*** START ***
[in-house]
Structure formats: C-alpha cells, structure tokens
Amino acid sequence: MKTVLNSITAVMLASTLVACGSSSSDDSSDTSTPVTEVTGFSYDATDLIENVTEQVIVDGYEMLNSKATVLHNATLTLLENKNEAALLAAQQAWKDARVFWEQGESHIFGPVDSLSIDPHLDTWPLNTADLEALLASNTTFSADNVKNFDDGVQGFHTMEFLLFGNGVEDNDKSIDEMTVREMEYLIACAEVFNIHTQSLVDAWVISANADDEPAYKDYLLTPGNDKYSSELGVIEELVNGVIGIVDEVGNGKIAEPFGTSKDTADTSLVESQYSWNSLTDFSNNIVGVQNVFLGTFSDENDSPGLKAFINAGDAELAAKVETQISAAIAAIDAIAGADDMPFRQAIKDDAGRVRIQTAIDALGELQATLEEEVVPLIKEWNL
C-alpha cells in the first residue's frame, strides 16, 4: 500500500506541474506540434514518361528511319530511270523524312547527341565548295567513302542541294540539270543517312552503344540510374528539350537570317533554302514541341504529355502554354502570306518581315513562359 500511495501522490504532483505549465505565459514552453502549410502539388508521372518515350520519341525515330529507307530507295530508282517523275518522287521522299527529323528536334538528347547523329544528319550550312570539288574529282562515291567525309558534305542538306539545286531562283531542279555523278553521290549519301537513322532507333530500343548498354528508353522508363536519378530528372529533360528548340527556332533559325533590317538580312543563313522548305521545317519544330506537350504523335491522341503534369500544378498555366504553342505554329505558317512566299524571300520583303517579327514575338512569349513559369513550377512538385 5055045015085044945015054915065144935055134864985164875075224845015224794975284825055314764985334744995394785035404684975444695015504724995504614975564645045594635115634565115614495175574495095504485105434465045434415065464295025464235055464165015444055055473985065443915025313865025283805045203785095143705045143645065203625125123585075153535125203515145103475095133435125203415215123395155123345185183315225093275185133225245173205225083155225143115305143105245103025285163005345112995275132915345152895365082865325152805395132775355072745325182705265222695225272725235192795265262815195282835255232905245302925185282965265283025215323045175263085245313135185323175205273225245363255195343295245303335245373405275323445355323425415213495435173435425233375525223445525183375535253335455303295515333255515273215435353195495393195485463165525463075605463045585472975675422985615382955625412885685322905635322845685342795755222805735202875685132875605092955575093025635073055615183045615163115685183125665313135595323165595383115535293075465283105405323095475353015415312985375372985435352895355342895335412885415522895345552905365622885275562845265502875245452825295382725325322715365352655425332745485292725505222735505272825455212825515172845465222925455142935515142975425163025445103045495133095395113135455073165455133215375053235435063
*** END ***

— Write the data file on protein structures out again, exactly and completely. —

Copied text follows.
[in-house]
Structure formats: C-alpha cells, structure tokens
Amino acid sequence: MKTVLNSITAVMLASTLVACGSSSSDDSSDTSTPVTEVTGFSYDATDLIENVTEQVIVDGYEMLNSKATVLHNATLTLLENKNEAALLAAQQAWKDARVFWEQGESHIFGPVDSLSIDPHLDTWPLNTADLEALLASNTTFSADNVKNFDDGVQGFHTMEFLLFGNGVEDNDKSIDEMTVREMEYLIACAEVFNIHTQSLVDAWVISANADDEPAYKDYLLTPGNDKYSSELGVIEELVNGVIGIVDEVGNGKIAEPFGTSKDTADTSLVESQYSWNSLTDFSNNIVGVQNVFLGTFSDENDSPGLKAFINAGDAELAAKVETQISAAIAAIDAIAGADDMPFRQAIKDDAGRVRIQTAIDALGELQATLEEEVVPLIKEWNL
C-alpha cells in the first residue's frame, strides 16, 4: 500500500506541474506540434514518361528511319530511270523524312547527341565548295567513302542541294540539270543517312552503344540510374528539350537570317533554302514541341504529355502554354502570306518581315513562359 500511495501522490504532483505549465505565459514552453502549410502539388508521372518515350520519341525515330529507307530507295530508282517523275518522287521522299527529323528536334538528347547523329544528319550550312570539288574529282562515291567525309558534305542538306539545286531562283531542279555523278553521290549519301537513322532507333530500343548498354528508353522508363536519378530528372529533360528548340527556332533559325533590317538580312543563313522548305521545317519544330506537350504523335491522341503534369500544378498555366504553342505554329505558317512566299524571300520583303517579327514575338512569349513559369513550377512538385 5055045015085044945015054915065144935055134864985164875075224845015224794975284825055314764985334744995394785035404684975444695015504724995504614975564645045594635115634565115614495175574495095504485105434465045434415065464295025464235055464165015444055055473985065443915025313865025283805045203785095143705045143645065203625125123585075153535125203515145103475095133435125203415215123395155123345185183315225093275185133225245173205225083155225143115305143105245103025285163005345112995275132915345152895365082865325152805395132775355072745325182705265222695225272725235192795265262815195282835255232905245302925185282965265283025215323045175263085245313135185323175205273225245363255195343295245303335245373405275323445355323425415213495435173435425233375525223445525183375535253335455303295515333255515273215435353195495393195485463165525463075605463045585472975675422985615382955625412885685322905635322845685342795755222805735202875685132875605092955575093025635073055615183045615163115685183125665313135595323165595383115535293075465283105405323095475353015415312985375372985435352895355342895335412885415522895345552905365622885275562845265502875245452825295382725325322715365352655425332745485292725505222735505272825455212825515172845465222925455142935515142975425163025445103045495133095395113135455073165455133215375053235435063